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Politics, post and performance: speech to the major mail users of Australia



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NOT FOR BROADCAST OR PUBLICATION BEFORE

12.30 Ptn 29 AUGUST 199j

POLITICS, POST AND PERFORMANCE

SPEECH BY THE HON BOB BROWN MP

MINISTER FOR LAND TRANSPORT

TO

THE MAJOR MAIL USERS OF AUSTRALIA

SYDNEY - THURSDAY 29 AUGUST 1991

MELBOURNE - FRIDAY 30 AUGUST 1991

COMMONWEALTH PARLIAMENTARY LIBRARY MiCAH

Ladies and Gentlemen, thank you for the invitation to address your gathering here today. I have met with the Executive of your organisation on a number of occasions, and it is a pleasure to also have this opportunity of meeting with the members.

I recognise the important role the Major Mail Users of Australia plays in representing the views of its members to both Government and to Australia Post. This honest and forthright approach is especially important when you

realise that your members provide a substantial proportion of the income generated by Australia Post.

The topic of my talk today is "Politics, Post and Performance". Politics, of course, is my life and I find it intensely interesting and challenging. However, I realise that I might bore you a little if I talked too much

about politics. However, you will be pleased to hear that we have taken a lot of the politics out of Post in Australia.

The other aspect of my talk, and the one that I am sure you

will want to hear about, is performance.

There is, of course, a link between the two.

Over the years the MMUA, on behalf of its members, has been interested in improved performance by Australia Post. So has the Government - both in terms of service to customers

and financial performance.

Years ago, the performance of the postal system was not good. But it is a very different story now.

These days, Australia Post is a commercially oriented, customer-driven enterprise that is achieving good results both in terms of financial performance and the return to

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the shareholder and in terms of providing service to its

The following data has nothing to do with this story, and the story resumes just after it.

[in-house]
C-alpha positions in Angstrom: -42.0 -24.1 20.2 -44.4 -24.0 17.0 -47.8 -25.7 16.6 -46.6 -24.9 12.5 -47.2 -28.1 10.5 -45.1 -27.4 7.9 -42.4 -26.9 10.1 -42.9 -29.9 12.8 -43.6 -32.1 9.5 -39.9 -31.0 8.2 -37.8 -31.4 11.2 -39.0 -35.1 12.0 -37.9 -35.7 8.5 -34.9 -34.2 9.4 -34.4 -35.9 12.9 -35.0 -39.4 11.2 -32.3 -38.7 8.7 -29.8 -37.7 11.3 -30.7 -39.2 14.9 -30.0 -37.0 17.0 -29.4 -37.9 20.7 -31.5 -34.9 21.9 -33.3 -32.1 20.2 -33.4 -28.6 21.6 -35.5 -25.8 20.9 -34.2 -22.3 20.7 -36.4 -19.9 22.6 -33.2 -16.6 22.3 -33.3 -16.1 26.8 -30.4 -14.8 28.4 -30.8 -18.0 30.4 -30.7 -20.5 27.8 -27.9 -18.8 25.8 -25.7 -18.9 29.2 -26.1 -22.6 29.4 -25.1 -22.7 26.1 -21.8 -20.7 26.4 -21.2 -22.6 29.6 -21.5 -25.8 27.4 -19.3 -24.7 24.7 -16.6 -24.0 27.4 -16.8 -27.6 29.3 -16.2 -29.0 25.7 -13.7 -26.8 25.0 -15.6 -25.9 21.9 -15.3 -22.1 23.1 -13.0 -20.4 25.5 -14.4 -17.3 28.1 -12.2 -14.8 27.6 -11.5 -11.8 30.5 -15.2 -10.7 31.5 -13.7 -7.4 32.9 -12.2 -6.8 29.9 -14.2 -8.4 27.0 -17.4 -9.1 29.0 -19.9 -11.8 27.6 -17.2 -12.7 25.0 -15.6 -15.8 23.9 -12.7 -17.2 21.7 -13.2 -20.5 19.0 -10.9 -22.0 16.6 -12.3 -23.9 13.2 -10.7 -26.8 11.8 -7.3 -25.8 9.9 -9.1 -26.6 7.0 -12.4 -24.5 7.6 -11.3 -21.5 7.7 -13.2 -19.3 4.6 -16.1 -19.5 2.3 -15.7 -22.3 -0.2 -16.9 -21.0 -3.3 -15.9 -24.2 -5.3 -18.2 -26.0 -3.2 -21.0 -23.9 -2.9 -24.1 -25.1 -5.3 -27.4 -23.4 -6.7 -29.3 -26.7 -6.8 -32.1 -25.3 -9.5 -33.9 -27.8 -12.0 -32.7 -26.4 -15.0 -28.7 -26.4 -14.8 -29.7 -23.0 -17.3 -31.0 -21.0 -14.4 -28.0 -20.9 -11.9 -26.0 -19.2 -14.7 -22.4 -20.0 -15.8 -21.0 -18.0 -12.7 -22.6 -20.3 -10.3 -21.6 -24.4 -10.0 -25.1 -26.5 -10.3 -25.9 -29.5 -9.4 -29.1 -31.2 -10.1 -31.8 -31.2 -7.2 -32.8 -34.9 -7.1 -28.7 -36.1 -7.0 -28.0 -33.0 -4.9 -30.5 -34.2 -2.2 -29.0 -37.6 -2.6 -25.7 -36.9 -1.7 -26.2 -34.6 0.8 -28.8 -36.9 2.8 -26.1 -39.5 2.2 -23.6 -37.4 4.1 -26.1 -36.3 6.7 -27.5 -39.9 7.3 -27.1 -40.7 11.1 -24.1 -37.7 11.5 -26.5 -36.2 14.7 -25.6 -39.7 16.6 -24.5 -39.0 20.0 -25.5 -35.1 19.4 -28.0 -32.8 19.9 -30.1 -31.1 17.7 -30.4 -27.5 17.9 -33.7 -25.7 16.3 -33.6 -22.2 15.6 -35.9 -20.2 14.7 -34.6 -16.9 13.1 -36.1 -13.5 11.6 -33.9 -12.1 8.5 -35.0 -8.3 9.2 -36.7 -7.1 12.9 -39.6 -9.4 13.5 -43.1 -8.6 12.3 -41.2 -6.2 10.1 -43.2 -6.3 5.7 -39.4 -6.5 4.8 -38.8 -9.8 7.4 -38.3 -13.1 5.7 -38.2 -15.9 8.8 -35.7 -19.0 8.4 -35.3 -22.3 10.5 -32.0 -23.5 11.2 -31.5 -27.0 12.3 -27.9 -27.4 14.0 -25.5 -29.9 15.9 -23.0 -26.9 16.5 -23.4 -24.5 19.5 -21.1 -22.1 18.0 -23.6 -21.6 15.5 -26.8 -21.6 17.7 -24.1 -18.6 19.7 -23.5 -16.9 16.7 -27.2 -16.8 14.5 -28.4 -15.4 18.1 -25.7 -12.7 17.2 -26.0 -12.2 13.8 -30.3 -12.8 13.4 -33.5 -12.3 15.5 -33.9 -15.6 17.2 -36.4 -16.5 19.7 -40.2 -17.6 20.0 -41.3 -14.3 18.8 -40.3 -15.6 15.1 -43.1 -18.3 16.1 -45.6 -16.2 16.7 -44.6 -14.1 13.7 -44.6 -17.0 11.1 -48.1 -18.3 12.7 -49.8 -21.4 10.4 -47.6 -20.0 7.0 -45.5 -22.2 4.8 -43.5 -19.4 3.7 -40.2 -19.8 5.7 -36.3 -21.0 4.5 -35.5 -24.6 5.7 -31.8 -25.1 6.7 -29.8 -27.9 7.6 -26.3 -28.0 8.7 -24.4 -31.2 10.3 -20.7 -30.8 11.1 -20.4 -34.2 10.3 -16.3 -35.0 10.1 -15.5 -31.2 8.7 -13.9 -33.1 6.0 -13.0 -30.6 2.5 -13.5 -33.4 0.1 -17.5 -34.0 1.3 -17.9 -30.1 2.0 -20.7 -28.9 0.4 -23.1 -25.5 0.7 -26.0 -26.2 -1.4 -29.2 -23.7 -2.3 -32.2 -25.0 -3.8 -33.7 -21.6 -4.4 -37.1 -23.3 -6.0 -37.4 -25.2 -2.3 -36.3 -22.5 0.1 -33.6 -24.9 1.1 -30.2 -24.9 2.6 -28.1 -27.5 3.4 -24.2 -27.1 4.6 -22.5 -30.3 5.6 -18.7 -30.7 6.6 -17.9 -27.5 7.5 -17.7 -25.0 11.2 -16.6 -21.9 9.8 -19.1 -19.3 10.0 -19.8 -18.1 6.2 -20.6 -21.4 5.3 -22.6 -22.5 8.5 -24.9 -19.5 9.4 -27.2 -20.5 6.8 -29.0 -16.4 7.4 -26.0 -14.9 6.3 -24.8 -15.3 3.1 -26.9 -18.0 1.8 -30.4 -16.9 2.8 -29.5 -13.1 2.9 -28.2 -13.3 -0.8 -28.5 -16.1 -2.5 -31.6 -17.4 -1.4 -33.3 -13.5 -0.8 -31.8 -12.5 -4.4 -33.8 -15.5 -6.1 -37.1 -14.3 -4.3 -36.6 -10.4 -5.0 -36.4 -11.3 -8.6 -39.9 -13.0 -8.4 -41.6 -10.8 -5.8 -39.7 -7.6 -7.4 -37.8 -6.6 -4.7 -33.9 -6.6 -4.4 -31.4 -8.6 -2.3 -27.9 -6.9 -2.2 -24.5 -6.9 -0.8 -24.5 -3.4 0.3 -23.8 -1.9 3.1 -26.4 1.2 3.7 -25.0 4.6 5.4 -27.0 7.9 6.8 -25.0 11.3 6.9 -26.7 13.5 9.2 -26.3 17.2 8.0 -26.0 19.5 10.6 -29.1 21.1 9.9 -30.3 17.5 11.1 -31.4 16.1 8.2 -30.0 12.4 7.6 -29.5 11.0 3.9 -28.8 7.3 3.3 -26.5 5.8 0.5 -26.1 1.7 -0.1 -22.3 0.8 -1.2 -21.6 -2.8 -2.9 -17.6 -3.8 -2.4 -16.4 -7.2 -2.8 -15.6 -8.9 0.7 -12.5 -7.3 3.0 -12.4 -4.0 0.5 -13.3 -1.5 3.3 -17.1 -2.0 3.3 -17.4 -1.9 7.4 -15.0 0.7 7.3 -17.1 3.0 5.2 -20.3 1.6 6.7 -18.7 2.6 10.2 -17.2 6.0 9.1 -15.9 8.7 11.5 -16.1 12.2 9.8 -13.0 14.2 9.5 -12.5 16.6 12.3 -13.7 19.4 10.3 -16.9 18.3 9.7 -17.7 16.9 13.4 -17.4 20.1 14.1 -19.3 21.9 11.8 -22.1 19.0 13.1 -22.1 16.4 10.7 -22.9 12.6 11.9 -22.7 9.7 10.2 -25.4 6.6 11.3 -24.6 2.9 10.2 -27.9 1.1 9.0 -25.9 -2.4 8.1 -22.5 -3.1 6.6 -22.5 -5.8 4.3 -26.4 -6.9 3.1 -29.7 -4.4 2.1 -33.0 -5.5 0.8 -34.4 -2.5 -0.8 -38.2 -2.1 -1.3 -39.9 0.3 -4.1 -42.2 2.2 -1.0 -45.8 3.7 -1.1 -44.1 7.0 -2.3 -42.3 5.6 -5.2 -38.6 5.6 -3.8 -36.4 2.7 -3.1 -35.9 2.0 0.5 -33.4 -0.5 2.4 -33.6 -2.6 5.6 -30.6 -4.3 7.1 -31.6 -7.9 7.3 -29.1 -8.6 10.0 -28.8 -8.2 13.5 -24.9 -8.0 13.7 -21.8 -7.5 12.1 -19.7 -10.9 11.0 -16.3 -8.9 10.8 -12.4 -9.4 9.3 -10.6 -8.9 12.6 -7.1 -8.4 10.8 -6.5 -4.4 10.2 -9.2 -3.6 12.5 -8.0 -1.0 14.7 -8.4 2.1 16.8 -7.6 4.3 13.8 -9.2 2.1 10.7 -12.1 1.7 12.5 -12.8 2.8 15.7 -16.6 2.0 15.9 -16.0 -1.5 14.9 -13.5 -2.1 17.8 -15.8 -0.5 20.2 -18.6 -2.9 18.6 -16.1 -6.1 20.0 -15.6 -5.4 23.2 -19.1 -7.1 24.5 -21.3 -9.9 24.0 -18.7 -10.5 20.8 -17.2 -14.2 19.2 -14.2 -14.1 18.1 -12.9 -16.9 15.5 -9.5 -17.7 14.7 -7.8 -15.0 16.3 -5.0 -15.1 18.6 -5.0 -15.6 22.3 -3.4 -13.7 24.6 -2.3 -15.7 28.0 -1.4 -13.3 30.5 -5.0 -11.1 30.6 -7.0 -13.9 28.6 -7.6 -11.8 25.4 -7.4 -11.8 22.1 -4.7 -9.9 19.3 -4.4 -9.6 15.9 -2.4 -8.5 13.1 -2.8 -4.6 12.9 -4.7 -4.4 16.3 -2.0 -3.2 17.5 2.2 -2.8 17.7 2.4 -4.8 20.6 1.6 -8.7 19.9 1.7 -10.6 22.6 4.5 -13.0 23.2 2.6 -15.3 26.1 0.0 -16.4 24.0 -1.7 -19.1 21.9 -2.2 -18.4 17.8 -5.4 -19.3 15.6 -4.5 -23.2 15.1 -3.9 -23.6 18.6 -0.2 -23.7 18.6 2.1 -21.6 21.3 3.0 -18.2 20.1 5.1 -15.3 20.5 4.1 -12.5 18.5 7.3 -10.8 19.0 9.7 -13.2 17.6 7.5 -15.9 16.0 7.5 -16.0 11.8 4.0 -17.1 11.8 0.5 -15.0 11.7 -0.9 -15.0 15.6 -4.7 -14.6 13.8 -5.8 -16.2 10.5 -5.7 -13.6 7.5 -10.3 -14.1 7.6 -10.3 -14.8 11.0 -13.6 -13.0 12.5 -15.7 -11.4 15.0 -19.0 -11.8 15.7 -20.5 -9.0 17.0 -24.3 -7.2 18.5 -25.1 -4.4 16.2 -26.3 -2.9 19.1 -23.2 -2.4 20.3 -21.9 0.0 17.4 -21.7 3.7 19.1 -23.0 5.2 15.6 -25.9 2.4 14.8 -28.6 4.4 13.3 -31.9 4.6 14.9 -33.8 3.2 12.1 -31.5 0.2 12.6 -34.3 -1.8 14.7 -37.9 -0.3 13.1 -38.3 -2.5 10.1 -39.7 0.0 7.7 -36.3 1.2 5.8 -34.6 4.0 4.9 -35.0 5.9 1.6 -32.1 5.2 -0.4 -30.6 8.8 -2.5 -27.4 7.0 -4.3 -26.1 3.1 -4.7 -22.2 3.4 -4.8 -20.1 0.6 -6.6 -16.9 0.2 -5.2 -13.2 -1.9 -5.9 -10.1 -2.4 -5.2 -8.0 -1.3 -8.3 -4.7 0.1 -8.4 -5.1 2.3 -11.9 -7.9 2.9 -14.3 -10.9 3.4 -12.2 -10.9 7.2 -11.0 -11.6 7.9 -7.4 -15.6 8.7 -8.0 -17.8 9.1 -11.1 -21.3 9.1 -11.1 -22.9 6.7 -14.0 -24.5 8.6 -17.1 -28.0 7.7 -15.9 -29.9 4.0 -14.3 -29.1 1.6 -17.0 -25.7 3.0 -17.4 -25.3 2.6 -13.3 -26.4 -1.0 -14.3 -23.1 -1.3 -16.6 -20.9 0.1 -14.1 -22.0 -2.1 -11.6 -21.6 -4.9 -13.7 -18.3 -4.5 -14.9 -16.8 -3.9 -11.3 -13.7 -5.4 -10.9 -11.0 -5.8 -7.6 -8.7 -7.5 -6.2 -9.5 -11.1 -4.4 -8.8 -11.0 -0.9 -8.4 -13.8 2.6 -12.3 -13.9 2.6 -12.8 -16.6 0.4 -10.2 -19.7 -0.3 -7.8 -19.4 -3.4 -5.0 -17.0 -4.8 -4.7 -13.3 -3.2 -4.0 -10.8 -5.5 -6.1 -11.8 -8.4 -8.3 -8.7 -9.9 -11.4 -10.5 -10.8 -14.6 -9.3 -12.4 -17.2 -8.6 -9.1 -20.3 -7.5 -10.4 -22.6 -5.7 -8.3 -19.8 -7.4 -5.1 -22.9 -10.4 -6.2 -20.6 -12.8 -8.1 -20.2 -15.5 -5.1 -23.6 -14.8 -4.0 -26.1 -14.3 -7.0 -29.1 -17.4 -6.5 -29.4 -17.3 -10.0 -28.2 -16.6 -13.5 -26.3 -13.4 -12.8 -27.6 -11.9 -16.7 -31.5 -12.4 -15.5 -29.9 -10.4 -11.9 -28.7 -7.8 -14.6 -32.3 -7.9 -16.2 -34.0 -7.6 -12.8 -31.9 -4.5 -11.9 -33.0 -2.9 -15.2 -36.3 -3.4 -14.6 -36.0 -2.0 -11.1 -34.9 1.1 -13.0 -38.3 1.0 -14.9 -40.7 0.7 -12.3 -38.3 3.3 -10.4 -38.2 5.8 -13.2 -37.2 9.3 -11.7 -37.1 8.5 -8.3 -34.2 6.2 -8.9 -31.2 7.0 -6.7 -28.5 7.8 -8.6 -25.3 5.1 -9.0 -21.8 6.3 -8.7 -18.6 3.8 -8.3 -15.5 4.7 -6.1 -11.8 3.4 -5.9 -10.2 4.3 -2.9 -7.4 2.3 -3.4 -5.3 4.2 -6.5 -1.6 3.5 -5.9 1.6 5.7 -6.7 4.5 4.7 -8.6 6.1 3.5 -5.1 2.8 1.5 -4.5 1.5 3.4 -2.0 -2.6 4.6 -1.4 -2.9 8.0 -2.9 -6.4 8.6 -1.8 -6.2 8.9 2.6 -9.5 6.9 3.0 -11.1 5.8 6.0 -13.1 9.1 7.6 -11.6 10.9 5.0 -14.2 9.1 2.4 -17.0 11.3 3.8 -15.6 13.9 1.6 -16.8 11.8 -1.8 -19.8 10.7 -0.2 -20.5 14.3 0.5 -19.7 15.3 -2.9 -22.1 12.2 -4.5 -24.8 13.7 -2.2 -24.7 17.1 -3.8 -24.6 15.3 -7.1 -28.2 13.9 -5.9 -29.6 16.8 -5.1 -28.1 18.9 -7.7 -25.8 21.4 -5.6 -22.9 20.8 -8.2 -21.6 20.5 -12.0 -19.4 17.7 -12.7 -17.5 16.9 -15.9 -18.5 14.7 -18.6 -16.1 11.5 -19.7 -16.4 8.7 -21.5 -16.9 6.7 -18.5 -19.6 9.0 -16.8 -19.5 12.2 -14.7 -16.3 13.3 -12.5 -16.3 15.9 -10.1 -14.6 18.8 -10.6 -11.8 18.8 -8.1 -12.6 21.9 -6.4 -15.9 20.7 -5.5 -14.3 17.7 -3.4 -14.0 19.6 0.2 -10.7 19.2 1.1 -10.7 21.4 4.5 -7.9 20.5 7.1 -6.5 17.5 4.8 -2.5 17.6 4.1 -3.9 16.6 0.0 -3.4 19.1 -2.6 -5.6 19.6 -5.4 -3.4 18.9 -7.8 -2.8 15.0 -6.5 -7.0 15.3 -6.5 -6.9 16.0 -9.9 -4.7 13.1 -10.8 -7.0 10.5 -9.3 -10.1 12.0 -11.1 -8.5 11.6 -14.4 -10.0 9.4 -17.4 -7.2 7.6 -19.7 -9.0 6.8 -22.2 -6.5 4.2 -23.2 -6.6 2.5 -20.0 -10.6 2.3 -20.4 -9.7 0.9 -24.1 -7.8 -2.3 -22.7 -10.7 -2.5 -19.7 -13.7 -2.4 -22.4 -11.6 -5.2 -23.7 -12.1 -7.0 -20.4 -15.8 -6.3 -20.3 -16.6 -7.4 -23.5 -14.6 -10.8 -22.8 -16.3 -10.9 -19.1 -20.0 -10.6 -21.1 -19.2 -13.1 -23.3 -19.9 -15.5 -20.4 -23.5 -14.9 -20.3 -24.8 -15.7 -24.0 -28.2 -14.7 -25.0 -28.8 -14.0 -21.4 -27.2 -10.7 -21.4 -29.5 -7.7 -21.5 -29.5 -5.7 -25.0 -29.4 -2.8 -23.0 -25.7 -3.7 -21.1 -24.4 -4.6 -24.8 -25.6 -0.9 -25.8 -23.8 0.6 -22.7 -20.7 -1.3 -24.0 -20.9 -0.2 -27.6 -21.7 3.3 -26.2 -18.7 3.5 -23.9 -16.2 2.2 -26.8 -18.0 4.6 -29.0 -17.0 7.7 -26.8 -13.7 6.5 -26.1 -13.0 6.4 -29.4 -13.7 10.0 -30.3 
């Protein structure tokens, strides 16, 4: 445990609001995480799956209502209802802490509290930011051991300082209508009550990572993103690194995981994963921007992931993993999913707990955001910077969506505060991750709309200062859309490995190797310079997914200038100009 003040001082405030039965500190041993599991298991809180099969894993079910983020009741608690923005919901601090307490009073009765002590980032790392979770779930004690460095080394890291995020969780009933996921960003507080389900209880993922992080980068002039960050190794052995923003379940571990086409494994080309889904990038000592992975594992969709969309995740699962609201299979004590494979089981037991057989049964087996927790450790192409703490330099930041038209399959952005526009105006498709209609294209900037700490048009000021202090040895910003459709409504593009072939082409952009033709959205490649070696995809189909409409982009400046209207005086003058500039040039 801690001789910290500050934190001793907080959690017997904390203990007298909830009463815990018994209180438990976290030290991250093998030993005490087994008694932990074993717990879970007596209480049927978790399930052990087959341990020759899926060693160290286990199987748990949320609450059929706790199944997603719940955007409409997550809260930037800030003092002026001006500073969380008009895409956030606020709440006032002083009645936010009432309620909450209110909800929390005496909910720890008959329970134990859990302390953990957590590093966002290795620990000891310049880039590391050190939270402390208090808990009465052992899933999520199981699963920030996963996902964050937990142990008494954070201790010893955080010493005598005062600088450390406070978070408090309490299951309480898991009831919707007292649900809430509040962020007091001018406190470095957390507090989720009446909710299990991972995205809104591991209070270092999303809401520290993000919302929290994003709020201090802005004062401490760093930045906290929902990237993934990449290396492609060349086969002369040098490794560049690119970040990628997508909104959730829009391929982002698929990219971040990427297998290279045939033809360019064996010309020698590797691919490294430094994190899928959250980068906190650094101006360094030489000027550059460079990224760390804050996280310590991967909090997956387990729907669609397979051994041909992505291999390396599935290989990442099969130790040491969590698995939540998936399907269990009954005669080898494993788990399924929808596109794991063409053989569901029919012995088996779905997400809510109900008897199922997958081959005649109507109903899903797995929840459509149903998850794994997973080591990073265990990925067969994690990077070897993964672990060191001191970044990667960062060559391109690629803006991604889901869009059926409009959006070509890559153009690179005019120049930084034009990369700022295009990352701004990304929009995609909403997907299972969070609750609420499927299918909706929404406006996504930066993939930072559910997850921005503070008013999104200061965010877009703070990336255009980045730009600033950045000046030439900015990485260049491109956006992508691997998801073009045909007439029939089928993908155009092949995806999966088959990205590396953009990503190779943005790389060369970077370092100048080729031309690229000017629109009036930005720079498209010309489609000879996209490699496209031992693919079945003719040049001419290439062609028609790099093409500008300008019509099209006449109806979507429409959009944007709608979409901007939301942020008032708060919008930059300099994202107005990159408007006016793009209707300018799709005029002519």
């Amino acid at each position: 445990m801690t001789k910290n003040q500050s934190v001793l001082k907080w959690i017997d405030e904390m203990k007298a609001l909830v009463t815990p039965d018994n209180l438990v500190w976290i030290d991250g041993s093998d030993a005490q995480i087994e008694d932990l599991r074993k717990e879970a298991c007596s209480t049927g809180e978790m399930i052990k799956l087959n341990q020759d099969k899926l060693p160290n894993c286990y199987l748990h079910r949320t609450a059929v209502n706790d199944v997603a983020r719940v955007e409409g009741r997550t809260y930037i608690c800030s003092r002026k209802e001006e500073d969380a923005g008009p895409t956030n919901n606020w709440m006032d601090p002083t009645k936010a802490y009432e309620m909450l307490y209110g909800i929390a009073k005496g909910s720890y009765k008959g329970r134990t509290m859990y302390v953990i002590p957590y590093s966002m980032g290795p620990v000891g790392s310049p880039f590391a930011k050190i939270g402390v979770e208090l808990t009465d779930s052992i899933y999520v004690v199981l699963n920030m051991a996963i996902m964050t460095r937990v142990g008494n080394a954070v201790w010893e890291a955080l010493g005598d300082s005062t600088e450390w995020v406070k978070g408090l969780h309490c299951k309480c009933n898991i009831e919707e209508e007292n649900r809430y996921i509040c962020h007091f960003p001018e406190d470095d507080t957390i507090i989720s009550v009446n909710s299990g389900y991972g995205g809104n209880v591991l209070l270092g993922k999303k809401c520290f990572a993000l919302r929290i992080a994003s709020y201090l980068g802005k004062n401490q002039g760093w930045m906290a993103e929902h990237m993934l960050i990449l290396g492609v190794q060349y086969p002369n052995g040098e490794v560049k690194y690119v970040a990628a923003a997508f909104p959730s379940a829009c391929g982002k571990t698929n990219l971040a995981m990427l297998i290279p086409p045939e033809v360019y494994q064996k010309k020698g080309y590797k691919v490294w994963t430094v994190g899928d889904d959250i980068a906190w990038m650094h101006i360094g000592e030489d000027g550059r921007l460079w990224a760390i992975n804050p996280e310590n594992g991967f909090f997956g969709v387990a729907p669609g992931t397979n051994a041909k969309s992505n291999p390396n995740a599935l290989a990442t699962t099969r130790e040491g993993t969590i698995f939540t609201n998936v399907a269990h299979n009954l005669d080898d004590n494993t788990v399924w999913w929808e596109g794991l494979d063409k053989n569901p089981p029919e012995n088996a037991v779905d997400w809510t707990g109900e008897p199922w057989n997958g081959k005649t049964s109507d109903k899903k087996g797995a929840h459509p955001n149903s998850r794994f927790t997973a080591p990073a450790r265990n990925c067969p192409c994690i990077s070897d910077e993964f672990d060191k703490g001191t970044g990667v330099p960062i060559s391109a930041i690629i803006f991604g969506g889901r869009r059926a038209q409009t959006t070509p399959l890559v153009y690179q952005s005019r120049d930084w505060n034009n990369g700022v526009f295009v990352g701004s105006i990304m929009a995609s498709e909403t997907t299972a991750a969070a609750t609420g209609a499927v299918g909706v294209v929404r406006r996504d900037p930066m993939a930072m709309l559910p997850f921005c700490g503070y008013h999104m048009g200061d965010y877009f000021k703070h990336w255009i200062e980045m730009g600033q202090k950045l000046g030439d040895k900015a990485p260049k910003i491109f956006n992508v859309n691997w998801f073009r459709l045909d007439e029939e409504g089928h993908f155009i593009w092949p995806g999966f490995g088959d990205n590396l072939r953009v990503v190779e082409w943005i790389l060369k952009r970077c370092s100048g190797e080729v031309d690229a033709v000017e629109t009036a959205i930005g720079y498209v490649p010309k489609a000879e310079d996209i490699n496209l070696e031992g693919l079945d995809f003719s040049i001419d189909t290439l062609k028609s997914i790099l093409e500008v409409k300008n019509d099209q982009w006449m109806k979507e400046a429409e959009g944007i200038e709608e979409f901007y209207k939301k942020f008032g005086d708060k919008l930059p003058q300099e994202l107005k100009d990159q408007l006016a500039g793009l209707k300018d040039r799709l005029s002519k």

customers.

There is a new focus - a new approach to running the business - that is quite apparent to me as the Minister responsible for Australia Post. The Board has adopted a hard-headed commercial attitude to the business - one that

is clearly focussed on the achievement of bottom-line results as well as identifying the needs of its customers and meeting those needs.

However, it has also shown that it accepts that the enterprise has a major role in the commercial and social life of this country. Australia Post doesn't need an act of Parliament to remind it that it serves all Australians.

It has a special role in ensuring that those citizens living in the more remote areas are provided with reasonable access to mail services at a reasonable price. These are considerations that go beyond the purely

commercial approach.

Two measures of performance that you would all recognise are profitability and the rate of return on assets

employed. Recent results, and the 1990/91 result in particular which I will talk about later, demonstrate that Australia Post is now approaching what the Government would regard as a full commercial return. At the same time as

these improved financial results are being achieved, Australia Post is now properly also liable to pay

Commonwealth, State and Territory taxes and charges as well as being subject to State and Territory laws. In short, we levelled the playing field and Post has demonstrated that it can play fair and win.

Of course, the other measure of performance, service, is

one that you are in the best position to judge. Certainly, Australia Post's performance monitoring system has been

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showing that there has been a marked improvement in recent

years. I also expect that major users, such as yourselves, would be noticing the benefits of a more commercial attitude on the part of the people you deal with in Australia Post.

What brought on these changes? Certainly I must pay tribute to the current and recent leadership of Australia